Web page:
What are the symptoms of stomach cancer?

Stomach cancer can present in many different ways depending on which part of the stomach is involved. Indigestion (pain or discomfort in the upper abdomen related to eating or drinking), and loss of appetite are common and associated with weight loss. If the cancer is at the top of the stomach near the esophagus, difficulty swallowing may be a symptom.

Vomiting is a typical symptom if the cancer is in the bottom of the stomach. Cancers can sometimes bleed, leading to symptoms of anemia, such as tiredness and shortness of breath. Many of the symptoms of stomach cancer are similar to those of a benign ulcer. It is very important that any new occurrences of the symptoms listed above are reported to your doctor if you are over 40.

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What tests confirm a diagnosis of stomach cancer?

The earlier a diagnosis can be made, the more likely it can be cured. The longer a cancer is present in the stomach, the more likely it is that it will spread to other parts of the body such as lymph glands and the liver.

Occasionally, a lump in the abdomen may lead to a diagnosis of stomach cancer, but other tests are always needed. An endoscopy (video examination of the stomach) is a simple test carried out under local anesthesia.  A small sample of tissue is taken for examination under a microscope; the tissue will be tested for the presence of Helicobacter pylori, as well. A CT scan—an x-ray that takes 3D images of the chest, abdomen, and pelvic areas is also used to provide information about the stomach itself, and other areas to which the cancer may have spread.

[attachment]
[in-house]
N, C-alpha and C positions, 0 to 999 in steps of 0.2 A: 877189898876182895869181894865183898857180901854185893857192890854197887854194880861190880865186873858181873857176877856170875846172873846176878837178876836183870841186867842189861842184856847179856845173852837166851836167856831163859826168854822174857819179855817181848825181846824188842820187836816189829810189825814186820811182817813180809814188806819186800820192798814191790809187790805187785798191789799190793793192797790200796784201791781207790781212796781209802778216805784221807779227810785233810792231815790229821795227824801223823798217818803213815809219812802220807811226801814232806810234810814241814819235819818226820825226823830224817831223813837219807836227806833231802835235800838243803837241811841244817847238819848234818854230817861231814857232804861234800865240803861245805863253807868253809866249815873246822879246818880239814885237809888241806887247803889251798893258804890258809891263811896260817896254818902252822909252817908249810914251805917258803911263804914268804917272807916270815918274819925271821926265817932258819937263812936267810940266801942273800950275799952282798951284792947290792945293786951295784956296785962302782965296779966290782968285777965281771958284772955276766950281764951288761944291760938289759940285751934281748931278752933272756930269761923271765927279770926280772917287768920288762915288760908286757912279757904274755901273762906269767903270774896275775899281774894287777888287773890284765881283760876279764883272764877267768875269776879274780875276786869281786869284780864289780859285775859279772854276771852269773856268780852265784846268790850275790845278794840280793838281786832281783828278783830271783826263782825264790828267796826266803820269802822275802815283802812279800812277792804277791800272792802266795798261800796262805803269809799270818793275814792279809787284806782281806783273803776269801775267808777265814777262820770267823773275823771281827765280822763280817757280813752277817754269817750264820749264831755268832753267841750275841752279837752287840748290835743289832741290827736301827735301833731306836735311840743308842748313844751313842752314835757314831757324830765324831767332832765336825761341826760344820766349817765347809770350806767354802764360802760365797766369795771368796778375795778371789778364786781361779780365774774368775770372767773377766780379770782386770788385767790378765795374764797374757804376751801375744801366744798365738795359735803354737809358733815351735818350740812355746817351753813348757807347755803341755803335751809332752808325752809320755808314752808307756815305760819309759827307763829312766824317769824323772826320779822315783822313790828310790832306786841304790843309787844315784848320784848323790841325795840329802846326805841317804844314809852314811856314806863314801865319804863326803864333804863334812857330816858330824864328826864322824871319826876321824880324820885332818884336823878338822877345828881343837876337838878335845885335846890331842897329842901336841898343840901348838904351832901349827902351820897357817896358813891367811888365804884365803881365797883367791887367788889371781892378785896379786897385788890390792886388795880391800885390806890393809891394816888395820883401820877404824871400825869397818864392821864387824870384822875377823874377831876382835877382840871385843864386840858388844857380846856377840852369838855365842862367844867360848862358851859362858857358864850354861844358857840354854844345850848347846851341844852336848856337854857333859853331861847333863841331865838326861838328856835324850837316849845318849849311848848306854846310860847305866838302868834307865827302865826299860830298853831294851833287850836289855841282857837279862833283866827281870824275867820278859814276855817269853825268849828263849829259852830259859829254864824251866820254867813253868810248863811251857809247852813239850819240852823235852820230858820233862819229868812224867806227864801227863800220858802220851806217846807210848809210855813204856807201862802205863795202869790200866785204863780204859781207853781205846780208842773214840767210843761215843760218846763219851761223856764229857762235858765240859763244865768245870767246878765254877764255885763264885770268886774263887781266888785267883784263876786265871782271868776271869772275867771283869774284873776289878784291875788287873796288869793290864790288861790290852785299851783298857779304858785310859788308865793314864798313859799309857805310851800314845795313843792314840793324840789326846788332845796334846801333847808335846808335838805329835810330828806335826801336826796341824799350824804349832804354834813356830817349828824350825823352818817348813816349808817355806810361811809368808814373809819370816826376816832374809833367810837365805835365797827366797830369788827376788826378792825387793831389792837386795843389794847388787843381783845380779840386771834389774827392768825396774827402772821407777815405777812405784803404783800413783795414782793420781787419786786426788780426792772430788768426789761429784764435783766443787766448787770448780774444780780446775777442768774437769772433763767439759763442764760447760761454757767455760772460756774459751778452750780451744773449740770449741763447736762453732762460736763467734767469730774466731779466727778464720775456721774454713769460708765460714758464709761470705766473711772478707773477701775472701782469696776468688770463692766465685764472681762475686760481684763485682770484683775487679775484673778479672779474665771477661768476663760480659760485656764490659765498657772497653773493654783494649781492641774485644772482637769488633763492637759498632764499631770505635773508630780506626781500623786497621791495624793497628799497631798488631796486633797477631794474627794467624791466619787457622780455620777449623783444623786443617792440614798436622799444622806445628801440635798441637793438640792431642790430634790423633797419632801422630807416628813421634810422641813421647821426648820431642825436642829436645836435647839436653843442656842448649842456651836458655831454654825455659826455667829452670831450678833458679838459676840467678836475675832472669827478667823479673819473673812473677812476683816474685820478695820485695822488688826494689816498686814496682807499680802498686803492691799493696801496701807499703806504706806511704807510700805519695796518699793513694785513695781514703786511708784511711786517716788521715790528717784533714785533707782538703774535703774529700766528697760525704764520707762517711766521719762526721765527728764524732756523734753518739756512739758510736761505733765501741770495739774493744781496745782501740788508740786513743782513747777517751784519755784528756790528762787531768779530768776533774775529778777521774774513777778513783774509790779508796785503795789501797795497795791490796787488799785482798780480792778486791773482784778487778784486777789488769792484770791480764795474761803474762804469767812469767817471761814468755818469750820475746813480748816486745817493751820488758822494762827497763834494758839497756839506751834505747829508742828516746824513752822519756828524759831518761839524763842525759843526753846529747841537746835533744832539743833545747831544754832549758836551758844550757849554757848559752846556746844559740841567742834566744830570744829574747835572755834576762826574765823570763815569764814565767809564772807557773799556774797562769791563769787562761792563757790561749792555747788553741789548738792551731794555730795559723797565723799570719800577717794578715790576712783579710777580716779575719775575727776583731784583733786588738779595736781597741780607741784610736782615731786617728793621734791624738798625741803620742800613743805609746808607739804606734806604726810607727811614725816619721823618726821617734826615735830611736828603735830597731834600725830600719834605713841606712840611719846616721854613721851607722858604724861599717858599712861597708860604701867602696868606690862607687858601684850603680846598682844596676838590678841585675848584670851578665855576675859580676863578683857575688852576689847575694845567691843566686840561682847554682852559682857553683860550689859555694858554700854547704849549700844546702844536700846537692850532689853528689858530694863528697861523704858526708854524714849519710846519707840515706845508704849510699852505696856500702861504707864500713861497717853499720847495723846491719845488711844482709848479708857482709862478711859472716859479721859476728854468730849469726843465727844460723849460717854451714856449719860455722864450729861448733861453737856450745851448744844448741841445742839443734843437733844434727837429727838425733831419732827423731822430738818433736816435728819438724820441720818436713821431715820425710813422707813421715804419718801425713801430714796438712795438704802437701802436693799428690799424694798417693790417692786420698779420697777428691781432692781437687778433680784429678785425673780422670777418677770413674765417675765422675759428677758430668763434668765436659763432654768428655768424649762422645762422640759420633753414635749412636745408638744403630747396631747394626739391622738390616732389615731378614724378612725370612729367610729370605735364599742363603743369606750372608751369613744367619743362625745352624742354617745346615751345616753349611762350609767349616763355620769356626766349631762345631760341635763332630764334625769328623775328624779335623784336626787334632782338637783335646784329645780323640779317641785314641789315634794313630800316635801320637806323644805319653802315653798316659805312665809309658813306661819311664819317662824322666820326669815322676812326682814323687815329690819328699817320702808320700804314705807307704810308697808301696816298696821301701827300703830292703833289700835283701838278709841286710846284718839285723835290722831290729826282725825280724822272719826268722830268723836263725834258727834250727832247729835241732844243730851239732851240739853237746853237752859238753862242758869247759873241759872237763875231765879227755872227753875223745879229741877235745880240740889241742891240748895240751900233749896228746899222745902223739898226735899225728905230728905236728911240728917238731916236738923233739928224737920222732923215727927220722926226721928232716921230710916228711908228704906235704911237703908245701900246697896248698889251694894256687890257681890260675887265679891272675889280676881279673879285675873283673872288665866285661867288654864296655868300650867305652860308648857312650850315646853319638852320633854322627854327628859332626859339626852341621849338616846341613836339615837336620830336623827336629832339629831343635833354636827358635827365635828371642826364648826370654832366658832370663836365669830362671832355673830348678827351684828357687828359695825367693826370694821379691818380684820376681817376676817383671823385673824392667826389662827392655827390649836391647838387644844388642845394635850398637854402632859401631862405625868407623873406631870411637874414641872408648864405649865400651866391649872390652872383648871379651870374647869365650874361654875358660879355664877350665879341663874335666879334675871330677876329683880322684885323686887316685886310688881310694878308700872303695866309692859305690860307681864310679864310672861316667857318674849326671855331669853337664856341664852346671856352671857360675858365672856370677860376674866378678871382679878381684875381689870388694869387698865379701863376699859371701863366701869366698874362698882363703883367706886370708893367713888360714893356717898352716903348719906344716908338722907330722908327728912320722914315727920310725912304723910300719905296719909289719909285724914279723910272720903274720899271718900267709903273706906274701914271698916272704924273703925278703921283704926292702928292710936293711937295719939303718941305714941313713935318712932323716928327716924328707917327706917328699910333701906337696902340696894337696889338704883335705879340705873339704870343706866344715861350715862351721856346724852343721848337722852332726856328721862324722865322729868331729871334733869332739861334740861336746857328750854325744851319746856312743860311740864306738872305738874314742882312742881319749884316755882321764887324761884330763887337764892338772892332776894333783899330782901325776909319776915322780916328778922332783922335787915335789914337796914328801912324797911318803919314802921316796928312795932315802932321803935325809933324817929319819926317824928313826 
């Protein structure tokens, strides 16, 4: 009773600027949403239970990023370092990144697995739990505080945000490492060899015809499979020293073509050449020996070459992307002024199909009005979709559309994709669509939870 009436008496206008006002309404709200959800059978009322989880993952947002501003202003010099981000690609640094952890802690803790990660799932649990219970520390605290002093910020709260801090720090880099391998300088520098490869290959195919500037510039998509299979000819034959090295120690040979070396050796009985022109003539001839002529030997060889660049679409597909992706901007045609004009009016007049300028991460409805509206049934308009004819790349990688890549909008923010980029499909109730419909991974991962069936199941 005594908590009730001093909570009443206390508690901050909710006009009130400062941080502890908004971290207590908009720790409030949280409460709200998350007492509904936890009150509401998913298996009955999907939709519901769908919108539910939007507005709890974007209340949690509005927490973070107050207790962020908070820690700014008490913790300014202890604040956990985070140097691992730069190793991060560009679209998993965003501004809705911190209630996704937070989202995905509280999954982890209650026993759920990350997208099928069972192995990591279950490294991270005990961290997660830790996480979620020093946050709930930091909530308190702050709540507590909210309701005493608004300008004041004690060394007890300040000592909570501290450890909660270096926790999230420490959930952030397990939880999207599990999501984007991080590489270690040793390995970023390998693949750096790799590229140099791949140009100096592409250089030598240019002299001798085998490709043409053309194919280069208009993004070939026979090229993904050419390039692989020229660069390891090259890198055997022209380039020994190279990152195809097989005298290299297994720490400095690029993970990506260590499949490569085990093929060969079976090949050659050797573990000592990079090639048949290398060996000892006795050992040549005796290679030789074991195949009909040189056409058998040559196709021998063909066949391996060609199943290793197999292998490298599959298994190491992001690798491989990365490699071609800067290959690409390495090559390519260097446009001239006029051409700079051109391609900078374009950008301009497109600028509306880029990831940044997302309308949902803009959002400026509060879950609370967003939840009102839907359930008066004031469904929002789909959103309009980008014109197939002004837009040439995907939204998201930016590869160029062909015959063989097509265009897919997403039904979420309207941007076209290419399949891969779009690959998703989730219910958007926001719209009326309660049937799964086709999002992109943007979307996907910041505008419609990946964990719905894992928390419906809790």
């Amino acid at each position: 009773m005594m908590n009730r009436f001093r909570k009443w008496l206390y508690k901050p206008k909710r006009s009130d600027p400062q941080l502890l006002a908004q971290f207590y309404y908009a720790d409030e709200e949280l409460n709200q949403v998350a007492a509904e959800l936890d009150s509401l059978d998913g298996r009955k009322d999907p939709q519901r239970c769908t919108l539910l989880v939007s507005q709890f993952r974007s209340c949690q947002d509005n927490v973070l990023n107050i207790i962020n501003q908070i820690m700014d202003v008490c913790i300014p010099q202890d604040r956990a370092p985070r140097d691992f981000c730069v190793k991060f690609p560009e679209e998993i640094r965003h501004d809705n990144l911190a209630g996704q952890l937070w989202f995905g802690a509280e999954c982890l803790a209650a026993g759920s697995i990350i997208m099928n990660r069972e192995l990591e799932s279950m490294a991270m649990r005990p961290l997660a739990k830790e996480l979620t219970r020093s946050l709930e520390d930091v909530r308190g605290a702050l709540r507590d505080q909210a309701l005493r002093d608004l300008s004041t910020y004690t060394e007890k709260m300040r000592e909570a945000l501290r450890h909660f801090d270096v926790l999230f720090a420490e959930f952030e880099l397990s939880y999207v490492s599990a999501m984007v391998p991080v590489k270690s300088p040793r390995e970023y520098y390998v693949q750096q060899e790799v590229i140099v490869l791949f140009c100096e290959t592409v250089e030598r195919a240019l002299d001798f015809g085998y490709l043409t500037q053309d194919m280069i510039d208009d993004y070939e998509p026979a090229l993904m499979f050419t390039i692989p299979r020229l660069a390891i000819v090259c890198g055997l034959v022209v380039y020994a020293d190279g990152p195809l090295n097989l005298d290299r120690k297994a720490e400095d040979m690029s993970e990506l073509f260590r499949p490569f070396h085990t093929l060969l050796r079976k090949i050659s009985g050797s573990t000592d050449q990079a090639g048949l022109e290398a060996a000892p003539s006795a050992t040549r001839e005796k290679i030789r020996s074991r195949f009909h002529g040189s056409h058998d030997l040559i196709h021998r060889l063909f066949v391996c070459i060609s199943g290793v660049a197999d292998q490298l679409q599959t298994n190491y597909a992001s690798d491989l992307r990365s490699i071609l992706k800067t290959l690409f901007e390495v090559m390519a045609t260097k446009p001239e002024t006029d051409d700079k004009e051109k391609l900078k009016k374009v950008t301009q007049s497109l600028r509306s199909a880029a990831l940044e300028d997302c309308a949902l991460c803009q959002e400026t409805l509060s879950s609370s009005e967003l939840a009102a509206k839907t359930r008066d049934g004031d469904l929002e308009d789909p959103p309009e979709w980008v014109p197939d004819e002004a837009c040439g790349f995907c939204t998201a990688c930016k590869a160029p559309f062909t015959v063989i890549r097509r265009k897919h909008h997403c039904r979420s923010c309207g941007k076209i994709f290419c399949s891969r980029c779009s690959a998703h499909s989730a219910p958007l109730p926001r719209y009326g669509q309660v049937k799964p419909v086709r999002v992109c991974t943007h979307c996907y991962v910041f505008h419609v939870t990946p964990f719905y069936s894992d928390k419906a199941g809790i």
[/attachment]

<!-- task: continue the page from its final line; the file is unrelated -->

What happens once cancer is diagnosed?

If the tests show that you have stomach cancer, you will be referred to a cancer specialist, possibly a surgeon, for further assessment. It is likely that you will have a staging laparoscopy. Under a general anesthesia, a small telescope is passed through the belly button into the abdomen to examine the stomach and other areas closely. The results of your tests will then be discussed by a group of cancer experts to help decide the best form of treatment.